The Ethereum Merge has occurred. Its purpose is to transition the blockchain from proof-of-work (PoW) to proof-of-stake (PoS), which is more environmentally friendly and presumably more secure (PoS). But what does this signify for holders of NFTs?
The Merge will not enhance network capacity, and gas prices are unlikely to fall, but the update may pave the road for lower gas payments in the future via sharding. According to experts, NFTs based on Ethereum won’t be unaffected.
According to Ankush Agarwal, the main architect of Co:Create, one implication to consider is duplicating NFTs.
“The ‘old NFTs’ will be [duplicated on any forked] PoW chain and could cause some confusion if projects are not updated. All major players — Coinbase, OpenSea, LooksRare — have made statements that they will only be supporting the PoS chain, so hopefully, the impact will be minimal.”
Ethereum’s proof-of-stake model alters the NFT energy narrative.
As a result of the Merge, Ethereum’s energy consumption lowers by 99.9%, which may have an impact on NFTs because it undermines the main narrative advanced by token opponents.
“There’s been an incredible amount of misinformation about the energy consumption of NFTs, but this migration will put even the most vocal critic’s concern to rest,” said Jonathan Victor, head of Web3 and NFTs at Protocol Labs.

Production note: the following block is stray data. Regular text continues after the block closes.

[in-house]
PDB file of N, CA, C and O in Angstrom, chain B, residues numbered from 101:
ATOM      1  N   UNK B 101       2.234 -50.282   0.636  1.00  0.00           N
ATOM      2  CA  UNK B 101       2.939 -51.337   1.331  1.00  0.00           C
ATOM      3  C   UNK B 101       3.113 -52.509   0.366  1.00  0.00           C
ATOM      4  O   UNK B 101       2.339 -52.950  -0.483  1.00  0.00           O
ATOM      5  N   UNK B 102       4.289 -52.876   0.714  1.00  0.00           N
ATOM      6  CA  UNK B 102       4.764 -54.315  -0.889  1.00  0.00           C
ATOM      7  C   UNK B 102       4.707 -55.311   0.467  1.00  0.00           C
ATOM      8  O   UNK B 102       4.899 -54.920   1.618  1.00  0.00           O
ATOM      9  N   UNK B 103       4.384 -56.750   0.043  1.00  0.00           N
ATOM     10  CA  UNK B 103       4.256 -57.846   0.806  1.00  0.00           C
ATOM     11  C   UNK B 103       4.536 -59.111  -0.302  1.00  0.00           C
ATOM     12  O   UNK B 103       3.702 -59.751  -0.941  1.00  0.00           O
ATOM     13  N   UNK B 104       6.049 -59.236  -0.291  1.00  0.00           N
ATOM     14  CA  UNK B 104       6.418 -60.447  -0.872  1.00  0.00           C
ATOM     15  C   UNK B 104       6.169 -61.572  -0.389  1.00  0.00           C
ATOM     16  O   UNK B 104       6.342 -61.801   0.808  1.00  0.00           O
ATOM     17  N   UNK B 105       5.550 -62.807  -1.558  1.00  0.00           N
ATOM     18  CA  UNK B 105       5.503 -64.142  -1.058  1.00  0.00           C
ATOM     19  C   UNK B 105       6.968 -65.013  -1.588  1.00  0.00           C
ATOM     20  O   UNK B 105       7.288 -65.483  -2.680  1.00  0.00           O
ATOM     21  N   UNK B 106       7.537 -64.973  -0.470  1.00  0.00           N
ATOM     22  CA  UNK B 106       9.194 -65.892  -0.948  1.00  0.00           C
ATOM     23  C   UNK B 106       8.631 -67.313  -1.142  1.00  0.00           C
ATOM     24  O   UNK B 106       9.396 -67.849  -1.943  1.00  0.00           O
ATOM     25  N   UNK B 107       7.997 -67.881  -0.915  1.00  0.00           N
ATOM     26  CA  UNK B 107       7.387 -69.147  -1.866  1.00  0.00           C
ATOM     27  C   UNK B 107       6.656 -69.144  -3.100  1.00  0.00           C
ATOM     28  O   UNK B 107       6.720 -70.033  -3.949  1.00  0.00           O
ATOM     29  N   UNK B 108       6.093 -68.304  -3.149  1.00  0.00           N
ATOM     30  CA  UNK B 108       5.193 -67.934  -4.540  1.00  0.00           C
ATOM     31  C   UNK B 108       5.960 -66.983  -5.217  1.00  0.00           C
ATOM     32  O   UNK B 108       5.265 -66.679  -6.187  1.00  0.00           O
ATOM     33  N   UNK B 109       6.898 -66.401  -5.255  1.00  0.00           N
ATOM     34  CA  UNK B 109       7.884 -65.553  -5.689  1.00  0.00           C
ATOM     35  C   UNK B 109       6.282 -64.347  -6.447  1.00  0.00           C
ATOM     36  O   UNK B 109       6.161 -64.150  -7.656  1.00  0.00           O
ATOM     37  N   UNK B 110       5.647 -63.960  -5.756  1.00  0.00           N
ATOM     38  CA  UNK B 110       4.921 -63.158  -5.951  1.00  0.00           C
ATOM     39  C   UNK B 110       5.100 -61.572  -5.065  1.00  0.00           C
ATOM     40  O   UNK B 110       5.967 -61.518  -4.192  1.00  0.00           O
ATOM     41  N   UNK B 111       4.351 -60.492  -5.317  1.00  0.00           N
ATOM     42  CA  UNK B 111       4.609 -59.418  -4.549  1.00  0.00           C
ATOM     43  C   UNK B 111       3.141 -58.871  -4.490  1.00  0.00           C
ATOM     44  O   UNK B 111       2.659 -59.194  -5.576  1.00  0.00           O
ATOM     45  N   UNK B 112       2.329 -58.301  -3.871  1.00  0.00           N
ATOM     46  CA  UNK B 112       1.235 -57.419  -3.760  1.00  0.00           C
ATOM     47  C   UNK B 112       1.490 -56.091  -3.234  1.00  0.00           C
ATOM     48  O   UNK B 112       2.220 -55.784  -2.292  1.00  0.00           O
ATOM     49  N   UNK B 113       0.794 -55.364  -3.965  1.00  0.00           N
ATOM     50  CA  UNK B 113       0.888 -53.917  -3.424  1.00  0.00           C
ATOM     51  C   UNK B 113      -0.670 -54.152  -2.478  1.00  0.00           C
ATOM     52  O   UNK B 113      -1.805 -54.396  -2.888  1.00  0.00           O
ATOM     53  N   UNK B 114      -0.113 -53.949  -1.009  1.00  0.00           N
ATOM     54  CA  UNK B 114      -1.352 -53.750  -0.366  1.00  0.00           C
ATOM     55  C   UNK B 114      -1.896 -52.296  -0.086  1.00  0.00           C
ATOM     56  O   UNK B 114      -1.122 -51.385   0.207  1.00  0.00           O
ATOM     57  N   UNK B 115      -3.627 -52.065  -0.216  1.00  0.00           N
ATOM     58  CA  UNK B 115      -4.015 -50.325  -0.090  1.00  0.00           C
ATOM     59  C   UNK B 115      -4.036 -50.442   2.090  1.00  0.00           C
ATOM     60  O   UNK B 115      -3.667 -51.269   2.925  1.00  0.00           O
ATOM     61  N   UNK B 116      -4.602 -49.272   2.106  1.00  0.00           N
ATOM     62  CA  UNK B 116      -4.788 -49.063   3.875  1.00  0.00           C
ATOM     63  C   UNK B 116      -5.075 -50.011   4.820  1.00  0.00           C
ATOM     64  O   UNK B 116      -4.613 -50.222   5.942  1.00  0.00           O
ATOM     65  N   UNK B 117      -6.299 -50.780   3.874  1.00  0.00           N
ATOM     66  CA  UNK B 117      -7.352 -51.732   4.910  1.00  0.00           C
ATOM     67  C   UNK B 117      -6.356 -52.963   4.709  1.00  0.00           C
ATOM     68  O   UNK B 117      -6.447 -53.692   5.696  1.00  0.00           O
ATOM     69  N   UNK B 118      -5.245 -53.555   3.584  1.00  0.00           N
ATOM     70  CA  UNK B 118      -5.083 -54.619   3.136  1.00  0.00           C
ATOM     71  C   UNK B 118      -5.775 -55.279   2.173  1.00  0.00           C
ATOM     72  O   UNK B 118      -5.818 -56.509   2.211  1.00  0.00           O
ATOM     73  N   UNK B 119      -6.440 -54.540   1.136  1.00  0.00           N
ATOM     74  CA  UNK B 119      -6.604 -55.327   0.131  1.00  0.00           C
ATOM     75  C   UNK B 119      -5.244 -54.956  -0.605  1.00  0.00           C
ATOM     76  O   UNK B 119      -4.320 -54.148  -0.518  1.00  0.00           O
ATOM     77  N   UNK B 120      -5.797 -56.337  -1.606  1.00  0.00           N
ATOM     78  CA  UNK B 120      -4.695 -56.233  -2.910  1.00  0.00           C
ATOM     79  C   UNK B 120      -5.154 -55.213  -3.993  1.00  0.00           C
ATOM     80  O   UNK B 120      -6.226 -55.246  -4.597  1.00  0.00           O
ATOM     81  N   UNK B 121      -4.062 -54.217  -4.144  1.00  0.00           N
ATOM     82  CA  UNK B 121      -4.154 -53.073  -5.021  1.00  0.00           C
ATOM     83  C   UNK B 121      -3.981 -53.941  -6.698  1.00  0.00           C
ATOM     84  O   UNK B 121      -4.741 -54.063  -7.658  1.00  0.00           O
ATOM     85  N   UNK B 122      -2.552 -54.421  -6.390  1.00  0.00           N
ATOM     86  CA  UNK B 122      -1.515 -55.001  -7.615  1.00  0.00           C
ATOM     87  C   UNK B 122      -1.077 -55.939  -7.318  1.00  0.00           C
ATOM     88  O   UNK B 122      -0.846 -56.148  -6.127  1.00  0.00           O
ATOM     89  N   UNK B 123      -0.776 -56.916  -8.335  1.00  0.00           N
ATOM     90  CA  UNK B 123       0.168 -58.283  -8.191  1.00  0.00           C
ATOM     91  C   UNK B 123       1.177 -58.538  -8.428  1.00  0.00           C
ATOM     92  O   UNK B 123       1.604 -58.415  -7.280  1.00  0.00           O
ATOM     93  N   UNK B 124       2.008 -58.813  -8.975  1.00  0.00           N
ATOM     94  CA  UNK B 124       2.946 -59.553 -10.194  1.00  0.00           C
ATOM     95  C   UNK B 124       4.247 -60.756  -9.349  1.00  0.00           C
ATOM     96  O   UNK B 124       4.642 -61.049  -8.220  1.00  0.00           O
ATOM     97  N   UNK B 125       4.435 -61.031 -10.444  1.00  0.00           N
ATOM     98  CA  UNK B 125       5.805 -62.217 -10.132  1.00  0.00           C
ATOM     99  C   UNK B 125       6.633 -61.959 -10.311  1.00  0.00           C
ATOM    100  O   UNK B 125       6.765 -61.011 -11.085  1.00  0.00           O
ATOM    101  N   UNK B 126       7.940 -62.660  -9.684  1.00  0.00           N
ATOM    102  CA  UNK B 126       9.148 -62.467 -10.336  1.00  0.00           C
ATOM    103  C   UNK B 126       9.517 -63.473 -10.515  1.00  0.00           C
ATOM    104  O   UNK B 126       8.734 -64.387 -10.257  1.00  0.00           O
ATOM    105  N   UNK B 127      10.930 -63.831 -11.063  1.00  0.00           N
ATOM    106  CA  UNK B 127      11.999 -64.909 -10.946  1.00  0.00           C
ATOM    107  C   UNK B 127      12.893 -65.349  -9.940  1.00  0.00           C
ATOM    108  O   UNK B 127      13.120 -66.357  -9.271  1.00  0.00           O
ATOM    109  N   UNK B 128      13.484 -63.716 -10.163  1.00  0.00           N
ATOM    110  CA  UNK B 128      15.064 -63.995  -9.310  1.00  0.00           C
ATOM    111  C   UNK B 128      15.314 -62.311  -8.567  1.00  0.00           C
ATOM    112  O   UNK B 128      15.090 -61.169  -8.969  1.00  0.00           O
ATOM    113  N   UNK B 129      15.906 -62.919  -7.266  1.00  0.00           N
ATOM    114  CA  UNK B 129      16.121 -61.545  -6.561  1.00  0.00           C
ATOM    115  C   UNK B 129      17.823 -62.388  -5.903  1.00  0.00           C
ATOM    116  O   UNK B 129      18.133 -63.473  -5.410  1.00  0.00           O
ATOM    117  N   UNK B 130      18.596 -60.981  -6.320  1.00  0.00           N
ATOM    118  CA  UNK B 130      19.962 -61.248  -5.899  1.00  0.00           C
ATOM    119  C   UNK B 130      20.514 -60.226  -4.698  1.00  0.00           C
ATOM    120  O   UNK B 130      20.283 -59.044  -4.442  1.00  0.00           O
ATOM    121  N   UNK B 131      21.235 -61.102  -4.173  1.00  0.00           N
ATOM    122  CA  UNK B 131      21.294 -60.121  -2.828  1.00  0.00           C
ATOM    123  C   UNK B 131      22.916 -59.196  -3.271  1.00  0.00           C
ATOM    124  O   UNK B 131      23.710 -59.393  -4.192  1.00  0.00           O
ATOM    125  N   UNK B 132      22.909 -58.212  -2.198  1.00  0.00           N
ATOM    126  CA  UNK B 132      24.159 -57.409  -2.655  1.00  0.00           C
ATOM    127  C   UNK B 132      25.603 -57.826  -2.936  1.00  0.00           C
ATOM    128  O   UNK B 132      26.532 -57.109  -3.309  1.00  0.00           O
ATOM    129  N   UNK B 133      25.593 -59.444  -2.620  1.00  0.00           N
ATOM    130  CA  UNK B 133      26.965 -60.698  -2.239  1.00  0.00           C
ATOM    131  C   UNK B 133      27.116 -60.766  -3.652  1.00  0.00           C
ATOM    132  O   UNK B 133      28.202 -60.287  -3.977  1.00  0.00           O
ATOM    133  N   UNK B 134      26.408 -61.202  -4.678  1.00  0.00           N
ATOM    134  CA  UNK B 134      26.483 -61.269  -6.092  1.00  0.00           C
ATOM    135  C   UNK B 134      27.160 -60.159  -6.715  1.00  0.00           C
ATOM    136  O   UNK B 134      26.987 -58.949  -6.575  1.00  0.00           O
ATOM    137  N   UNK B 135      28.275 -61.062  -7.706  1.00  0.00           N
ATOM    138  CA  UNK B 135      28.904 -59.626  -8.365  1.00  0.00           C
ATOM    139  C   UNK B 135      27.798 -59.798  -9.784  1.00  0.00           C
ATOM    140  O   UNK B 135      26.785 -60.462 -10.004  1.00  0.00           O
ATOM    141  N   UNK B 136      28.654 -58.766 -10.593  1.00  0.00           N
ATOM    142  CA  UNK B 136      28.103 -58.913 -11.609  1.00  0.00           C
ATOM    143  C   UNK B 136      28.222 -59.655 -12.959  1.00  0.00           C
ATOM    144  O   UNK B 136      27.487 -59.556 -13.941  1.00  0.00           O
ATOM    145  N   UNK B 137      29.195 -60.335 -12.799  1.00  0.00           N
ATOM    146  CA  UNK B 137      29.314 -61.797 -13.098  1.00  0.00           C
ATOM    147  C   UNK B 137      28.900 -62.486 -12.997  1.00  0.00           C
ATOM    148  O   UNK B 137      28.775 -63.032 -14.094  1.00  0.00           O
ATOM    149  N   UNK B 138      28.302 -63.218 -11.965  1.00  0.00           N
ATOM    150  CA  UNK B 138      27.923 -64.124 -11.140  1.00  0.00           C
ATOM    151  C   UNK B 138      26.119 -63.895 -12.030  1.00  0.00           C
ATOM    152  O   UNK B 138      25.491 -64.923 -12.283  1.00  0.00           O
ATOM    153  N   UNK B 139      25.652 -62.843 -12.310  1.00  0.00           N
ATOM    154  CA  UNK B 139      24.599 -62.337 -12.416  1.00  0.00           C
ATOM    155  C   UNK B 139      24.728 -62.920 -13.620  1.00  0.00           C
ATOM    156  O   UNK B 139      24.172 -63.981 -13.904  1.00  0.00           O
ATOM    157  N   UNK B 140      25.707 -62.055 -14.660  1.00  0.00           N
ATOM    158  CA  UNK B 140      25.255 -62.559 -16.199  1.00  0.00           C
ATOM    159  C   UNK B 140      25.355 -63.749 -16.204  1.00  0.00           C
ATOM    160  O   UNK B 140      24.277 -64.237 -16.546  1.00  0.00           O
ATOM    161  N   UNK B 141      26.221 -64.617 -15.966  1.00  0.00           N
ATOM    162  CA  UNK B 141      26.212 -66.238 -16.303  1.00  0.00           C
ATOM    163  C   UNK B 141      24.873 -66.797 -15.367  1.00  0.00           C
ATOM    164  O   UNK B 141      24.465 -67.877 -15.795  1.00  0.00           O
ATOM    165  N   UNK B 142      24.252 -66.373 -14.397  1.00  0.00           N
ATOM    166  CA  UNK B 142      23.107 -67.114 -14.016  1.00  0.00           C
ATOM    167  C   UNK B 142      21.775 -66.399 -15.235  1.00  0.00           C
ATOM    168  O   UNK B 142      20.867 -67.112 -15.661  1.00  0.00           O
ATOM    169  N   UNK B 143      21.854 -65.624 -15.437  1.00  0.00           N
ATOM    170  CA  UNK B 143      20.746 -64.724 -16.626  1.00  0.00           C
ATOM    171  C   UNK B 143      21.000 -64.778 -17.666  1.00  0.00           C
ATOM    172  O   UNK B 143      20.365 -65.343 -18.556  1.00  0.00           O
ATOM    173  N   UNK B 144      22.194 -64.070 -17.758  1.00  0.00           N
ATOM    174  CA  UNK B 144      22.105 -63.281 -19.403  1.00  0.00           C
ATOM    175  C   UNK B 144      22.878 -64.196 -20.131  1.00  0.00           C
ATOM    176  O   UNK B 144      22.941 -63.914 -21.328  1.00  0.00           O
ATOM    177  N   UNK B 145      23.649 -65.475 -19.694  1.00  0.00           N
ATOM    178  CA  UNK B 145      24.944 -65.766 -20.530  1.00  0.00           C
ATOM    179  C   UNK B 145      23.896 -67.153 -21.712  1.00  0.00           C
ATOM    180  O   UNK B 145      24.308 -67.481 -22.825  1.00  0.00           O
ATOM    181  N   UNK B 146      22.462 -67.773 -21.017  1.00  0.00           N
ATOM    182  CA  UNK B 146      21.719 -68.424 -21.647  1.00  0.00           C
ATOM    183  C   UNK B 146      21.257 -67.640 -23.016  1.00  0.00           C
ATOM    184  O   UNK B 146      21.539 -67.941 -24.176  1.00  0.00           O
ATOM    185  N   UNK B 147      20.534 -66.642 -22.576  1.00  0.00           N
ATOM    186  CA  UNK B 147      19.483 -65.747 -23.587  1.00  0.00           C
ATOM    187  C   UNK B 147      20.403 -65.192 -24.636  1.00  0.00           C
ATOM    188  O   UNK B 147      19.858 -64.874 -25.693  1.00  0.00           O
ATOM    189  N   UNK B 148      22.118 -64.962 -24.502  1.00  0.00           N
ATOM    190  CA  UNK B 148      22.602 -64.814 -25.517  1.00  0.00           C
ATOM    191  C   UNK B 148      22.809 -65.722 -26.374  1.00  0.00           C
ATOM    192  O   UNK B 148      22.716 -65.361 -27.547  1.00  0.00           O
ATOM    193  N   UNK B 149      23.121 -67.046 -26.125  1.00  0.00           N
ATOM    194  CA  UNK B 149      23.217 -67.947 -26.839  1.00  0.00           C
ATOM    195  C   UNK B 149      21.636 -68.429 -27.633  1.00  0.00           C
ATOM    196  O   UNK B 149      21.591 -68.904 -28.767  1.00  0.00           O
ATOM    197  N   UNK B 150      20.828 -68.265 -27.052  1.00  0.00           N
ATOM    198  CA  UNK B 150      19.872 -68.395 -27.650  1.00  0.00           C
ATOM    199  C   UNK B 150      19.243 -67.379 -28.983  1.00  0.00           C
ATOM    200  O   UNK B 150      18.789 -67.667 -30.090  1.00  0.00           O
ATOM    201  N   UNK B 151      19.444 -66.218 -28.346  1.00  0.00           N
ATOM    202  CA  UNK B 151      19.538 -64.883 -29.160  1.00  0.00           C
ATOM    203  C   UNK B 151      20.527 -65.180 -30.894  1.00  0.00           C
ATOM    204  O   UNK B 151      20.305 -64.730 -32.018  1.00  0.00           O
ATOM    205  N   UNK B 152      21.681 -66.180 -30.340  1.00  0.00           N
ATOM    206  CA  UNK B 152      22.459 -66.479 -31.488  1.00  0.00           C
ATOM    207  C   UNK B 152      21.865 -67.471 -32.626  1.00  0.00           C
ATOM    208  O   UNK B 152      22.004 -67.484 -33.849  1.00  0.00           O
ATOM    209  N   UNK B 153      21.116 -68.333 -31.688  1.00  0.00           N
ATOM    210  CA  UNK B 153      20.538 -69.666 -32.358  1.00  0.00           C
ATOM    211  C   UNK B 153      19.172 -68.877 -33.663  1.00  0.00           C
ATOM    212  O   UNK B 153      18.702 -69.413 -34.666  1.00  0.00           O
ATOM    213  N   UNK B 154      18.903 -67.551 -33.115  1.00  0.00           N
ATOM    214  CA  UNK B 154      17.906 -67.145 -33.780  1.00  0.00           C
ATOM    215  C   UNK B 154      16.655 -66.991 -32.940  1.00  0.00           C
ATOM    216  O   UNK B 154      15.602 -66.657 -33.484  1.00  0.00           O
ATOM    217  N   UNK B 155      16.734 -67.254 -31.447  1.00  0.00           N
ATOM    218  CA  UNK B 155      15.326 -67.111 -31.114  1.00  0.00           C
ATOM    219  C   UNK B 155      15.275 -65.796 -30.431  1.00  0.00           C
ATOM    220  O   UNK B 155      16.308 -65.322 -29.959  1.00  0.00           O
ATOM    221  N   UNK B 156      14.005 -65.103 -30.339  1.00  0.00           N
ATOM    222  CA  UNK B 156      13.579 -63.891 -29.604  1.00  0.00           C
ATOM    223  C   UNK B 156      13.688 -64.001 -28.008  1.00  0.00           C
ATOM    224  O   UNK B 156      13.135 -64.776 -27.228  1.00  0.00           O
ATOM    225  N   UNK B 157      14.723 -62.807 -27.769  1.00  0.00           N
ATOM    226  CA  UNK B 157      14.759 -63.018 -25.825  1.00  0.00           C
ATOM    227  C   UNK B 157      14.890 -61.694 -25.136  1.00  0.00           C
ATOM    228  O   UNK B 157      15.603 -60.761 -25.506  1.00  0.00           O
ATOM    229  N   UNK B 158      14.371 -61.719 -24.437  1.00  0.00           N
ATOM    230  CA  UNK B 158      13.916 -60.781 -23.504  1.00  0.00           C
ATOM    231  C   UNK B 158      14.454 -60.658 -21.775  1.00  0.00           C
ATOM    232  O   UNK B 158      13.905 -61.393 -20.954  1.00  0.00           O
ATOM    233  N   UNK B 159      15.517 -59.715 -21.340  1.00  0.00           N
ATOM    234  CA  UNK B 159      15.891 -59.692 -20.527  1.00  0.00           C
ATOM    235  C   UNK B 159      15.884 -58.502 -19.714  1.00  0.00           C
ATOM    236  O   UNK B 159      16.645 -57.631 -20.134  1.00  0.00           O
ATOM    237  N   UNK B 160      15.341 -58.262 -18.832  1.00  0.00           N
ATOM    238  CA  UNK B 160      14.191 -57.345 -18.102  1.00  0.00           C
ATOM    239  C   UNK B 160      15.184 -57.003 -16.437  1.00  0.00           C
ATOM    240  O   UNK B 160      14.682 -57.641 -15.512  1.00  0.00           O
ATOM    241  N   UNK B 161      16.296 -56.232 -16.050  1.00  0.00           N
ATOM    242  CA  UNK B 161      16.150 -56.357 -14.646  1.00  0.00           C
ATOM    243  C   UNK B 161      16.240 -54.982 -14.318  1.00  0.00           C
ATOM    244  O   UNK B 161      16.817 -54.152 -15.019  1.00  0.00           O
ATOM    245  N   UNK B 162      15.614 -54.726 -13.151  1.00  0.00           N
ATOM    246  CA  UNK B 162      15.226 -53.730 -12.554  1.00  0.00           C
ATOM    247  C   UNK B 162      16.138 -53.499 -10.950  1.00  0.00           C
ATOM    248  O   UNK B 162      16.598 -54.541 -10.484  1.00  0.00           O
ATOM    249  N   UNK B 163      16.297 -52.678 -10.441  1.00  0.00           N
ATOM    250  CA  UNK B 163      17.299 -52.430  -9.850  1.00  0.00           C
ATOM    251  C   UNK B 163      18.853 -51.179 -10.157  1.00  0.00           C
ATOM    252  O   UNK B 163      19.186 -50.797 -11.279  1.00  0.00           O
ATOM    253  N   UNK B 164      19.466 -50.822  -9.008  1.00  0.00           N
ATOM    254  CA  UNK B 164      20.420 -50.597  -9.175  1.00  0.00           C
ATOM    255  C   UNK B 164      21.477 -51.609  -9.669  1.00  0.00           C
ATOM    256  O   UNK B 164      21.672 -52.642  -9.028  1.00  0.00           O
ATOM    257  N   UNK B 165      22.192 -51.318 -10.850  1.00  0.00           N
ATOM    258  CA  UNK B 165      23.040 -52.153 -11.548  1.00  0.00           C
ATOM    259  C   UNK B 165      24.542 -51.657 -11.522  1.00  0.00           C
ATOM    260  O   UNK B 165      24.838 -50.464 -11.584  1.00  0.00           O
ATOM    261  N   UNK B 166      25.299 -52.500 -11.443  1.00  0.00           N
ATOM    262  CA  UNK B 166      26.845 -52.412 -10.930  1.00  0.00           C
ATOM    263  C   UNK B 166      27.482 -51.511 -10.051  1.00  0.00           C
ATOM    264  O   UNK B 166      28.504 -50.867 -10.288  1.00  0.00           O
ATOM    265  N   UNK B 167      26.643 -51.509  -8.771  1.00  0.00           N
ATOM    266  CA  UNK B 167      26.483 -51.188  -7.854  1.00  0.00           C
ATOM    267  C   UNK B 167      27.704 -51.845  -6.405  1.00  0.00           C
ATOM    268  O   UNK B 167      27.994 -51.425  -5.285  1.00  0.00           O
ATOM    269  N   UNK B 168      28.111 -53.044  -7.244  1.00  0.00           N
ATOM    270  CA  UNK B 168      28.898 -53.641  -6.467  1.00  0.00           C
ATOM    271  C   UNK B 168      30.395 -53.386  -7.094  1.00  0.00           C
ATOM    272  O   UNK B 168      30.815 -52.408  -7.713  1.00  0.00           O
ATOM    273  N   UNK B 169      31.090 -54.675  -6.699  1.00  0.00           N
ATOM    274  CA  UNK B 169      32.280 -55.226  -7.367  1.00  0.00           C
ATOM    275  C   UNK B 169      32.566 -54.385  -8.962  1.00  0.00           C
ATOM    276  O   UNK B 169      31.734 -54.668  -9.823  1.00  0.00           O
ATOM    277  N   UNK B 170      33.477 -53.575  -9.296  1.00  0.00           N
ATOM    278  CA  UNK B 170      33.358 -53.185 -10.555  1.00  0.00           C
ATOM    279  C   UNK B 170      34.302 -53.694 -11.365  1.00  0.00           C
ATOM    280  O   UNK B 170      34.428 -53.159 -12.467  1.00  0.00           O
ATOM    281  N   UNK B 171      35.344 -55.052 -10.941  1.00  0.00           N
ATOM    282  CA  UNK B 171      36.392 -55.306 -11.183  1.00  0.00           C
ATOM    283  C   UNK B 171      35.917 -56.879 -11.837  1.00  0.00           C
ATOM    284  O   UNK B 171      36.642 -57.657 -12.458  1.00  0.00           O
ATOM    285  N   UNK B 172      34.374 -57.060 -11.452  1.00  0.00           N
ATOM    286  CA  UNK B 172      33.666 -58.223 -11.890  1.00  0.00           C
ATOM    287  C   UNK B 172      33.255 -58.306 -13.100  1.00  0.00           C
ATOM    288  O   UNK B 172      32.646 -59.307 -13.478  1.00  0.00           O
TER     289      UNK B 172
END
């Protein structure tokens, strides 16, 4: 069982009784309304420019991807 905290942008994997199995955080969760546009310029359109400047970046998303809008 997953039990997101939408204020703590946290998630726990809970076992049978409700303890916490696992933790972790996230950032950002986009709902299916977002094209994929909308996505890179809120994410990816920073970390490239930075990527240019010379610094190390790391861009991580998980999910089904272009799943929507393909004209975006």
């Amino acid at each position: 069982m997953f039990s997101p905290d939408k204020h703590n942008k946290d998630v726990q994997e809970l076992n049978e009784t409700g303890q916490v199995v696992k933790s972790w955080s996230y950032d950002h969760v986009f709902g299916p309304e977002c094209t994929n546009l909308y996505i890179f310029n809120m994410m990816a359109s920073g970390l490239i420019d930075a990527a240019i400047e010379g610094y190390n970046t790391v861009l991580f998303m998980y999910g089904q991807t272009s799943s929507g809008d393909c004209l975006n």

According to Jack O’Holleran, CEO of SKALE labs, some of those critics include Hollywood personalities and game developers in San Francisco who are energy and environmentally sensitive.
SKALE’s multi-chain network works with companies and artists to mint and administers Ethereum-based NFTs. The first question major brands ask is whether their equipment is energy efficient, mostly because “they care about their optics,” according to him.
Ethereum has been generally characterized as an energy-inefficient environment, which has discouraged many from constructing NFT projects on Ethereum and instead going to other chains such as Solana and Polygon. Nonetheless, Ethereum is the largest and most widely used blockchain for NFTs.
Because most sectors are aiming for net zero emissions by 2050, the Merge might bring ETH much closer to this goal.
Victor stressed that this does not fix all of ETH’s problems: “If people want reduced gas fees, they’ll still need to use L2s like Optimism or Arbitrum.”
Meanwhile, NFT owners should be wary of hacks, frauds, and questionable links requesting crypto or NFT migration.